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Translating Research into Policy Requires Relationship Building

The views expressed are those of the author and do not necessarily reflect the views of ASPA as an organization.

By The Office of Public Policy Outreach at VCU’s Wilder School
August 10, 2018

On July 1, three of the 870 new laws that took effect in Virginia were:

  • A new 45-day maximum limit (previously 364 days) on the length of long-term school suspensions (HB1600) intended to mitigate the “school to prison pipeline” that disproportionately impacts minority students;
  • A prohibition against suspending students in pre-K through third grade for more than three days (SB170), also to mitigate disparities in discipline;
  • A provision giving nurse practitioners with more than five years of clinical experience the freedom to practice without requiring an oversight agreement from a physician (HB793), allowing nurse practitioners to provide care in rural and poor areas with an undersupply of doctors.

Linking these three bills is the fact that the chief patrons of each drew on the expertise of Wilder School Translational Research Fellows Dr. Shelly Smith (an expert on training nurse practitioners) and Dr. Genevieve Siegel-Hawley (an expert on equity in education) in drafting or amending the legislation.

Academic institutions aspire not only to create new knowledge, but also hope that the new insights generated by the thousands of highly trained researchers will improve life for the broad community. Yet laments from both academics and policymakers about the gap between them are not hard to find. Bridging that gap is a key role of the Office of Public Policy Outreach and the Translational Research Fellows program.

Each year the Office of Public Policy Outreach selects up to 10 faculty members like Smith and Siegel-Hawley from across Virginia Commonwealth University to be our Translational Research Fellows. The research areas for participants are extremely varied, including topics such as oral health disparities, solar energy policy and planning, artificial intelligence, the use of research involving animals and juvenile justice policy.


A word cloud from our directory for the 2017 Spring TRF Cohort, featuring the biographies and research interests of our Fellows.

“Part of the Wilder School’s mission is to advance research that informs public policy with a goal of improving our communities,” said Dr. Grant Rissler, the Office’s Assistant Director. “Our office is explicitly tasked with building bridges between the university and the policy world but there are some barriers to take into account. On one side, most faculty did their graduate work in a different state and have been focused on building a research portfolio in their first years at VCU. On the other, our part-time legislators here in Virginia need to process 3,000 bills in less than 60 days of the legislative session. There’s precious little time during session to seek out new sources of credible information. The Fellows program makes getting started from either end of the bridge easier.”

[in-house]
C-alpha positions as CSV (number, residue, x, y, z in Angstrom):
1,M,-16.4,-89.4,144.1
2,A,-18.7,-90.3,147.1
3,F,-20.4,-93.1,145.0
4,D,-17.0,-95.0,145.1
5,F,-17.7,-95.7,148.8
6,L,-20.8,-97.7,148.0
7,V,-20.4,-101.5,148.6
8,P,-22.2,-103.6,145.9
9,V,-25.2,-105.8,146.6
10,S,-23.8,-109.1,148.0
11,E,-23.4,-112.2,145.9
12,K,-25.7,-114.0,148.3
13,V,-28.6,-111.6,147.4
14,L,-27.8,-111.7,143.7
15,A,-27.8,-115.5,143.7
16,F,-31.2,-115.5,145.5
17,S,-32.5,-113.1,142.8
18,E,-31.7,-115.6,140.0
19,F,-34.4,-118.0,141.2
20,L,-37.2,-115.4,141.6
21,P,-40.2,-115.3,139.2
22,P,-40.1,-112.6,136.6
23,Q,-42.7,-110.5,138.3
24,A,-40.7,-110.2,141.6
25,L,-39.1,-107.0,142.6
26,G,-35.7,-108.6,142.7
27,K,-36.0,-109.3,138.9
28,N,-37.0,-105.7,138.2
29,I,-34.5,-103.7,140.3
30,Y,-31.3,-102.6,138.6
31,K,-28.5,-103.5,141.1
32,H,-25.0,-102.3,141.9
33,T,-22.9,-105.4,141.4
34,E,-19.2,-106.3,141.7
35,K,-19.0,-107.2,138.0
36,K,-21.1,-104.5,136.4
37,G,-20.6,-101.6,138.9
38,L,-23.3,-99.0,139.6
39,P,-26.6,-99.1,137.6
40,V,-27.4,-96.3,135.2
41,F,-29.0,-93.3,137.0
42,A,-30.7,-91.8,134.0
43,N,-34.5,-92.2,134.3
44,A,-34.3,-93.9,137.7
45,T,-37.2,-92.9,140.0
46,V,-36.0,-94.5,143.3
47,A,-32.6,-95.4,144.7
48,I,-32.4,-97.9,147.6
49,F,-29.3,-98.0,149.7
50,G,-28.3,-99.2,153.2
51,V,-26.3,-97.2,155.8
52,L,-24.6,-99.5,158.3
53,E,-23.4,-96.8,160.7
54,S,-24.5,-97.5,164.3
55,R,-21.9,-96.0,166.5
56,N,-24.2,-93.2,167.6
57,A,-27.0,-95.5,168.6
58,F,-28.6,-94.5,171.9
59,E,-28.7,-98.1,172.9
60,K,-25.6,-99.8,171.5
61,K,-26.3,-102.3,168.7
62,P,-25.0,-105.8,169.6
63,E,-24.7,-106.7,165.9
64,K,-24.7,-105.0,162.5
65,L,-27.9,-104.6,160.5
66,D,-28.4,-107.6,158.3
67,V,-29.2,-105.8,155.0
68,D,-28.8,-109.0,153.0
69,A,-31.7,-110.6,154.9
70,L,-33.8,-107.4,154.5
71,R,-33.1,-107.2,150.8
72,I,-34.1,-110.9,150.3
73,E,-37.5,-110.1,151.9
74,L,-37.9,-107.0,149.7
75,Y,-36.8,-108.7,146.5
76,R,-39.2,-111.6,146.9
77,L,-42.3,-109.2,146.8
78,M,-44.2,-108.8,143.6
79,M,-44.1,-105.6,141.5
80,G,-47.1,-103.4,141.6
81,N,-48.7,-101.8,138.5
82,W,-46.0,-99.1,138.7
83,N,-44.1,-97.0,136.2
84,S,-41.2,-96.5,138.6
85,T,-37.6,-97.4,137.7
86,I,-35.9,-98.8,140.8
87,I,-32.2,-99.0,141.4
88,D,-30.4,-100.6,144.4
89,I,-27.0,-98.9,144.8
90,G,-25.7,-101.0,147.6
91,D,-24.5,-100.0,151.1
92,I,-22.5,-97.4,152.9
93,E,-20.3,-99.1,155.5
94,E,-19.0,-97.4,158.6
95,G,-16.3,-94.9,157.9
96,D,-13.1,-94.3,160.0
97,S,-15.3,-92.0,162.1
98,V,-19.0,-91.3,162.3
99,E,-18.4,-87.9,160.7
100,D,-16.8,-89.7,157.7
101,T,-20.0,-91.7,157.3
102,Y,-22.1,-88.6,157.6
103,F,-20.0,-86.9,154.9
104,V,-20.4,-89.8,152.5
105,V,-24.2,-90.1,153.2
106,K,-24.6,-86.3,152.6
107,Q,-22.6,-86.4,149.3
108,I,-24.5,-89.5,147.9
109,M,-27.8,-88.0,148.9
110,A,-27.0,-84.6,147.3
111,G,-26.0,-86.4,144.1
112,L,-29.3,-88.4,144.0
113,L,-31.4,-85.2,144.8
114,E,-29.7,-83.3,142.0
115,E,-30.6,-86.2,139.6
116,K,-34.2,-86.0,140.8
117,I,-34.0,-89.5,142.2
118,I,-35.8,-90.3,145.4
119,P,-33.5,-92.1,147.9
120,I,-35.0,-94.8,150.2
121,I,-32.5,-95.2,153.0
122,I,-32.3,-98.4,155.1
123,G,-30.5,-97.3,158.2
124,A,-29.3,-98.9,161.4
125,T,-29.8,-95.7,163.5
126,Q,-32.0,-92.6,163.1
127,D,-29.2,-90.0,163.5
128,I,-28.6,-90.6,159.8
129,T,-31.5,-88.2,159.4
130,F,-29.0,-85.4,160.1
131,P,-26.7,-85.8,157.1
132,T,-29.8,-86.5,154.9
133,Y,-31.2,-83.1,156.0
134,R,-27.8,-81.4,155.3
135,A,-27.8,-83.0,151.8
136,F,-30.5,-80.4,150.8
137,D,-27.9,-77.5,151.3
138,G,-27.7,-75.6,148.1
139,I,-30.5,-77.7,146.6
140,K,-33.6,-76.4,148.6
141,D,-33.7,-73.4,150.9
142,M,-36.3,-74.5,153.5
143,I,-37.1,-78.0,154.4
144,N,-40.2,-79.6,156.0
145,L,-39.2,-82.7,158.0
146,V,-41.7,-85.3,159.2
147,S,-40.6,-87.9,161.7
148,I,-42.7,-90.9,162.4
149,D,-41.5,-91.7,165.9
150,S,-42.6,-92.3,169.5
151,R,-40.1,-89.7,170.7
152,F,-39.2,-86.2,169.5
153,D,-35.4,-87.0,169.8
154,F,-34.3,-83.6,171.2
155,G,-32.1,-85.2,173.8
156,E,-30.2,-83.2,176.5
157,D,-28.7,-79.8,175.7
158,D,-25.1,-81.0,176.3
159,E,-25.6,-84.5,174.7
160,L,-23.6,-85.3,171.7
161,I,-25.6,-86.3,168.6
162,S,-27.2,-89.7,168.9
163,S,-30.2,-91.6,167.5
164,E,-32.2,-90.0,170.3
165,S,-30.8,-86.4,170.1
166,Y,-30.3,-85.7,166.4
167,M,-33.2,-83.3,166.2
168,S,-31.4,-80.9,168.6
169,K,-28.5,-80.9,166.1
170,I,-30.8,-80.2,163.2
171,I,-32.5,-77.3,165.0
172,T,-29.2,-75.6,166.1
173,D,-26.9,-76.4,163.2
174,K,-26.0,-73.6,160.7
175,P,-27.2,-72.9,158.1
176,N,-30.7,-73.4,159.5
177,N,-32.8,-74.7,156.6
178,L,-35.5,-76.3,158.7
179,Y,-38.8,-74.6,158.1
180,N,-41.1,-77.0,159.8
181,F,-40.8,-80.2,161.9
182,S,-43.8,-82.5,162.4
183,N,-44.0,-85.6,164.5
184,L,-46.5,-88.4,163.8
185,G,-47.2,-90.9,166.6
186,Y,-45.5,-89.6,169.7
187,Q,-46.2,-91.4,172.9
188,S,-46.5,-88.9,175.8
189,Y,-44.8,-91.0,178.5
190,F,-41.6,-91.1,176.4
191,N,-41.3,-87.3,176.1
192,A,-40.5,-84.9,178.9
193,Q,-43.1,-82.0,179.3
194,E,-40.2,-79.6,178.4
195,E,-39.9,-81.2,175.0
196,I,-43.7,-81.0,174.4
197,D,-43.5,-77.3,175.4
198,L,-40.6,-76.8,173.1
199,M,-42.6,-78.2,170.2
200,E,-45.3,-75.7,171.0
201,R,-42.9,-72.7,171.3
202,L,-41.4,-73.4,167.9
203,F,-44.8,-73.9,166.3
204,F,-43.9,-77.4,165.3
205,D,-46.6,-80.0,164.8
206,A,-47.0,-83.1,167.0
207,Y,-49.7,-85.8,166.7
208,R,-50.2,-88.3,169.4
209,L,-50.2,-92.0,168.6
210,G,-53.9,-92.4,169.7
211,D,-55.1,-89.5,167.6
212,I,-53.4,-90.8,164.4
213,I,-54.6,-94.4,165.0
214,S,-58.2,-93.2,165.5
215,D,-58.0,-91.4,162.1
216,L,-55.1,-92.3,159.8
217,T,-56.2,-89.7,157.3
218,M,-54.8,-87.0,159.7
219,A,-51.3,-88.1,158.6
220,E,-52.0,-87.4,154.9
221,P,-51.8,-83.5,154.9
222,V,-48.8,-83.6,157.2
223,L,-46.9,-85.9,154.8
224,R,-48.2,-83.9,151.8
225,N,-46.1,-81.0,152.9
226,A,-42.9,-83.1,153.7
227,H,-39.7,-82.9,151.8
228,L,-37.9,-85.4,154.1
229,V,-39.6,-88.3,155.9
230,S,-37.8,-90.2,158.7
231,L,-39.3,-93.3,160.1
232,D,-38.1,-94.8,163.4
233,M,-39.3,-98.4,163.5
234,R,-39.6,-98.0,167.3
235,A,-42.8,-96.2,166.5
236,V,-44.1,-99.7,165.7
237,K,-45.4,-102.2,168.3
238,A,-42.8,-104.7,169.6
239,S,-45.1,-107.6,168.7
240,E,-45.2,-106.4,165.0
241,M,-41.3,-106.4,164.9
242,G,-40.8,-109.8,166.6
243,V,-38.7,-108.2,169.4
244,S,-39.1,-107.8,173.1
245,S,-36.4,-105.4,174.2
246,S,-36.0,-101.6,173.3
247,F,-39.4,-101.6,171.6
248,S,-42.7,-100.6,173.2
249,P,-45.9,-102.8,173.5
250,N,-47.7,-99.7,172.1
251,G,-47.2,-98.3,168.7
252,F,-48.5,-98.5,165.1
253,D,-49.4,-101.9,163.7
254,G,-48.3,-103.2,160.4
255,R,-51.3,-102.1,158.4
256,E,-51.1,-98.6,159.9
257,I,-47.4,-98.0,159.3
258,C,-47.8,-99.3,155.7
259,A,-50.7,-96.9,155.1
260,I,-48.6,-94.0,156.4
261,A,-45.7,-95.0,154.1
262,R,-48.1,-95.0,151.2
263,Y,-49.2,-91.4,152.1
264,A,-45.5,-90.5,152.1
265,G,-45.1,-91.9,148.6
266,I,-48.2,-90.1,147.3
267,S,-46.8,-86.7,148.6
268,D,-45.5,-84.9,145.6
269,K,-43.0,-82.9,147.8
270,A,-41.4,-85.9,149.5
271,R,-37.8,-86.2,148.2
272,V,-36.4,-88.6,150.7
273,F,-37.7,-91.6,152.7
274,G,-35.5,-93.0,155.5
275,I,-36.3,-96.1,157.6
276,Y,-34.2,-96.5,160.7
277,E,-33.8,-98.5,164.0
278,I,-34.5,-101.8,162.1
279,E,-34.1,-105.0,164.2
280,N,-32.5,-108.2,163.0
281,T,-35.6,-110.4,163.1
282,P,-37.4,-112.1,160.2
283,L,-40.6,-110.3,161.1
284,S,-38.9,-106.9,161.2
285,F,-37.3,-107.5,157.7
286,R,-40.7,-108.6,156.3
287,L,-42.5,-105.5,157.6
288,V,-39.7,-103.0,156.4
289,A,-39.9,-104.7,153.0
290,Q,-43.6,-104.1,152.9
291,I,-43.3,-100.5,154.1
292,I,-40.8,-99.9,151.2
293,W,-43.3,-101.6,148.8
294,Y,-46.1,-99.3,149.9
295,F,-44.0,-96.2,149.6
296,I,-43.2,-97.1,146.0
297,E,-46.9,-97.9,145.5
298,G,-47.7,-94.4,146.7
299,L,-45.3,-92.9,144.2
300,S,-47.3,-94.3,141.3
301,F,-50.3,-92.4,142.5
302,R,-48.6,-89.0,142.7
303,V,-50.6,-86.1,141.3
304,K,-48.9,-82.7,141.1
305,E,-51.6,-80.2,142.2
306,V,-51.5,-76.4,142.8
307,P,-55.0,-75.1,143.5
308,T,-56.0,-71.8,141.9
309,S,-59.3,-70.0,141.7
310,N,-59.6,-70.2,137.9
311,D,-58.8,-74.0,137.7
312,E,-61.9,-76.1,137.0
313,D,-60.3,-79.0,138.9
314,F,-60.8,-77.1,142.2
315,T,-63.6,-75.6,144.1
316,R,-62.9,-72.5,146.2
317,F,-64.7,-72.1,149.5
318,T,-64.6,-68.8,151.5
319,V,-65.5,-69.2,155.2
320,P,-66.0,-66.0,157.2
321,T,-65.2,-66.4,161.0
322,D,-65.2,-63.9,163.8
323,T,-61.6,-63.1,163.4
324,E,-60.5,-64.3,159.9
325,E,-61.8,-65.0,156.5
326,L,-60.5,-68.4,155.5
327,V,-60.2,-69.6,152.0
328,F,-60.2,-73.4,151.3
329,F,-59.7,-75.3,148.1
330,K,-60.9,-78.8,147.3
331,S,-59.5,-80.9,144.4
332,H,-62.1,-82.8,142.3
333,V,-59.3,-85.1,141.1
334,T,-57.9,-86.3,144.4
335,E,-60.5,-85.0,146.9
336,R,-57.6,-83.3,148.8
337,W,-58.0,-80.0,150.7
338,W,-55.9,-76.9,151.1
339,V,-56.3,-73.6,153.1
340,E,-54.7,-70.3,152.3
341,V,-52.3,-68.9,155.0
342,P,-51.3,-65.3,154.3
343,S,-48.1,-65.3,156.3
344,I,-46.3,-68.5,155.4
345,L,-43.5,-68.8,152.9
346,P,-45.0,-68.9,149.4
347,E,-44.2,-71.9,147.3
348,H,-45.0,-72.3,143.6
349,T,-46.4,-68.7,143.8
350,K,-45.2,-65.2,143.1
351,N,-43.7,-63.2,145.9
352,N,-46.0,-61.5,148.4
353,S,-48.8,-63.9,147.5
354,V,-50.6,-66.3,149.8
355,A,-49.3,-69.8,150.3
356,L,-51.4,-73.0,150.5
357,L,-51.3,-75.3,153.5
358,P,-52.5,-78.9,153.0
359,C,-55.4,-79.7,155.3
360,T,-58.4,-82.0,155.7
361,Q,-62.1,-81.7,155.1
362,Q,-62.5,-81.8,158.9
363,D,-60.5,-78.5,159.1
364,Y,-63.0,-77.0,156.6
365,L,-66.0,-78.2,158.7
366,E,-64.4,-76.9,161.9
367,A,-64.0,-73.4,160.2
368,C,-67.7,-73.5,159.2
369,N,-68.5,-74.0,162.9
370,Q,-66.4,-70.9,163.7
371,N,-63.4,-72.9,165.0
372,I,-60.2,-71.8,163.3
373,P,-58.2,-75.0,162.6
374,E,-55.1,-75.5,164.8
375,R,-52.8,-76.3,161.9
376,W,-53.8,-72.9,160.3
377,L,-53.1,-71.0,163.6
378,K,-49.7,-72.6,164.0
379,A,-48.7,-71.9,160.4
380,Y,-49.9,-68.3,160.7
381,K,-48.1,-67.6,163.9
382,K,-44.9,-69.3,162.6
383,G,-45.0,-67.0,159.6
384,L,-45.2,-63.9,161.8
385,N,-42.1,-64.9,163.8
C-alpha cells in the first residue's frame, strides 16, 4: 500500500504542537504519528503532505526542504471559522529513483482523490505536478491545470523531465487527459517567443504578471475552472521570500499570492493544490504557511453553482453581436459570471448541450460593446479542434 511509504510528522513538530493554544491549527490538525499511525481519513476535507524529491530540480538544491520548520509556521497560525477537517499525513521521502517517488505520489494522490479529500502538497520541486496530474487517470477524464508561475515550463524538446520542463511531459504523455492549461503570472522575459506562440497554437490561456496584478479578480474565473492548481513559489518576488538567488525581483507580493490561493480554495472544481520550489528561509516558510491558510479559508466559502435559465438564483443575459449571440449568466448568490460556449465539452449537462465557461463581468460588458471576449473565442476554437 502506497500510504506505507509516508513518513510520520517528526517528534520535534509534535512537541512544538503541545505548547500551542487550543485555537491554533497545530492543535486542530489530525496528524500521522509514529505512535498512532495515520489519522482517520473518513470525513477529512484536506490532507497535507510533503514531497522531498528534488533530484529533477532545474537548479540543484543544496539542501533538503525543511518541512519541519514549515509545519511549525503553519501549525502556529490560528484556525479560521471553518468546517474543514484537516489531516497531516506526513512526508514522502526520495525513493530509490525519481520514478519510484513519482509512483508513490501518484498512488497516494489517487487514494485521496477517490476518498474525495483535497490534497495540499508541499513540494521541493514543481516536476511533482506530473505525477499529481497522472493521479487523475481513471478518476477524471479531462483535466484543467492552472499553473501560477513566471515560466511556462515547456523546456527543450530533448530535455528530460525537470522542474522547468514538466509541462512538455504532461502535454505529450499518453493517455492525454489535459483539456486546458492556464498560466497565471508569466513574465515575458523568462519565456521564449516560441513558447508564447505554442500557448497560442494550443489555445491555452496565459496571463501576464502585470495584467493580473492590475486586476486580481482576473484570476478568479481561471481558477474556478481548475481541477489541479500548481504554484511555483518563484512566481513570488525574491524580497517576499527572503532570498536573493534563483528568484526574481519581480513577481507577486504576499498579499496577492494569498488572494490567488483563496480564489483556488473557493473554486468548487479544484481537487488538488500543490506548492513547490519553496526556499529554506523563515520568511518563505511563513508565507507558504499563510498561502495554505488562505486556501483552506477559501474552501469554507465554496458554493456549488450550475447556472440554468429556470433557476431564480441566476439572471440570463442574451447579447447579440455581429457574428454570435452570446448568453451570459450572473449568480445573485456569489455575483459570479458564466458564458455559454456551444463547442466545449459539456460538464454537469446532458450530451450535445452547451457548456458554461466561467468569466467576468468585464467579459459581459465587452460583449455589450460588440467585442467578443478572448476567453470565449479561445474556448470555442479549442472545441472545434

“The Translational Research Fellowship program… was a transformative experience,” said Shelly Smith, “Navigating the legislative process can be overwhelming. The fellowship eliminates this burden by bridg[ing] the gap between research and public policy, allowing researchers to focus on communicating the findings of their work to the appropriate public policy audience.”

Meeting faculty from other disciplines who are also interested in policy is another benefit of the program. “This unique experience [is also] an innovative approach to removing academic silos,” Smith notes.

For a new cohort, an initial training highlights the rhythms, systems and key players in the Virginia legislature as well as best practices in communicating with policymakers. Following the training, each Fellow prepares a policy brief in their area of expertise, getting feedback and design help from program coordinators. The challenge of summarizing insights that would fill a 30 page academic paper into two pages is another part of the learning experience. Once briefs are ready, the program sets up three meetings for each fellow with interested policymakers to talk about their area of expertise.

“Contrary to what many expect coming in, these meetings don’t take place during the legislative session,” Rissler says. “Our goal is to build a relationship that legislators can draw on later, when they don’t have time to seek out new people, so we set up meetings in the fall, when legislators are starting to think about what bills to sponsor.”

“Once a Fellow is seen as a credible expert by a legislator,” says Dr. Robyn McDougle, founding director of the Office and director of the Wilder School’s Center for Public Policy, “the ongoing conversations often continue into other related policy areas of interest for the lawmaker. When Shelly met with Del. Robinson the first time, they had a good connection. So Del. Robinson’s office was in touch numerous times over the course of the next session, drawing on her as a sounding board as amendments were considered.”

In the active year of being a Fellow, faculty usually invest around 40 hours of time in the full cycle of activities. But the Office maintains a connection with fellows even after their active year, continuing to build the ongoing network of relationships.


Author: The Office of Public Policy Outreach is part of the Center for Public Policy at Virginia Commonwealth University’s L. Douglas Wilder School of Government and Public Affairs. The office prepares VCU faculty for effective interactions with state and local lawmakers and helps generate and translate academic knowledge into successful public policies for the commonwealth. Email address: [email protected] | Twitter handle: @OPPOatVCU

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